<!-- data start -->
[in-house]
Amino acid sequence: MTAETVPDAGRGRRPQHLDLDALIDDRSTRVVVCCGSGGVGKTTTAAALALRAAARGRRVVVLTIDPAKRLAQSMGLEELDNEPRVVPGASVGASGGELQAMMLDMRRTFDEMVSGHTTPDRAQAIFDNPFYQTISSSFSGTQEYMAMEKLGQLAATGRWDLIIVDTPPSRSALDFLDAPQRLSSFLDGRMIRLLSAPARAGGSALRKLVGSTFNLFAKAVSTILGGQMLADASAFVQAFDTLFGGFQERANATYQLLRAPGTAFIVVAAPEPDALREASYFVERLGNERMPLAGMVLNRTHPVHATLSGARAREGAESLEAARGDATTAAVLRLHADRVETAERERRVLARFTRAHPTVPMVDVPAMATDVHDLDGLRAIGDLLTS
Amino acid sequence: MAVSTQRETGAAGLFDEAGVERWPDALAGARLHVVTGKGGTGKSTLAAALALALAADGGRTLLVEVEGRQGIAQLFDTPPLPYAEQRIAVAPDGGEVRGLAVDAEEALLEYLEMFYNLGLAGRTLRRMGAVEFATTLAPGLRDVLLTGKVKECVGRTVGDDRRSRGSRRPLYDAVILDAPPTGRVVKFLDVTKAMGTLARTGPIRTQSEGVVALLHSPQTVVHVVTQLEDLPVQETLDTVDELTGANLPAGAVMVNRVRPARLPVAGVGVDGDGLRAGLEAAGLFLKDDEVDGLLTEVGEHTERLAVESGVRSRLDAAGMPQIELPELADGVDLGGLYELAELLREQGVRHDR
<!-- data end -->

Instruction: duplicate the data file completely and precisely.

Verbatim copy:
[in-house]
Amino acid sequence: MTAETVPDAGRGRRPQHLDLDALIDDRSTRVVVCCGSGGVGKTTTAAALALRAAARGRRVVVLTIDPAKRLAQSMGLEELDNEPRVVPGASVGASGGELQAMMLDMRRTFDEMVSGHTTPDRAQAIFDNPFYQTISSSFSGTQEYMAMEKLGQLAATGRWDLIIVDTPPSRSALDFLDAPQRLSSFLDGRMIRLLSAPARAGGSALRKLVGSTFNLFAKAVSTILGGQMLADASAFVQAFDTLFGGFQERANATYQLLRAPGTAFIVVAAPEPDALREASYFVERLGNERMPLAGMVLNRTHPVHATLSGARAREGAESLEAARGDATTAAVLRLHADRVETAERERRVLARFTRAHPTVPMVDVPAMATDVHDLDGLRAIGDLLTS
Amino acid sequence: MAVSTQRETGAAGLFDEAGVERWPDALAGARLHVVTGKGGTGKSTLAAALALALAADGGRTLLVEVEGRQGIAQLFDTPPLPYAEQRIAVAPDGGEVRGLAVDAEEALLEYLEMFYNLGLAGRTLRRMGAVEFATTLAPGLRDVLLTGKVKECVGRTVGDDRRSRGSRRPLYDAVILDAPPTGRVVKFLDVTKAMGTLARTGPIRTQSEGVVALLHSPQTVVHVVTQLEDLPVQETLDTVDELTGANLPAGAVMVNRVRPARLPVAGVGVDGDGLRAGLEAAGLFLKDDEVDGLLTEVGEHTERLAVESGVRSRLDAAGMPQIELPELADGVDLGGLYELAELLREQGVRHDR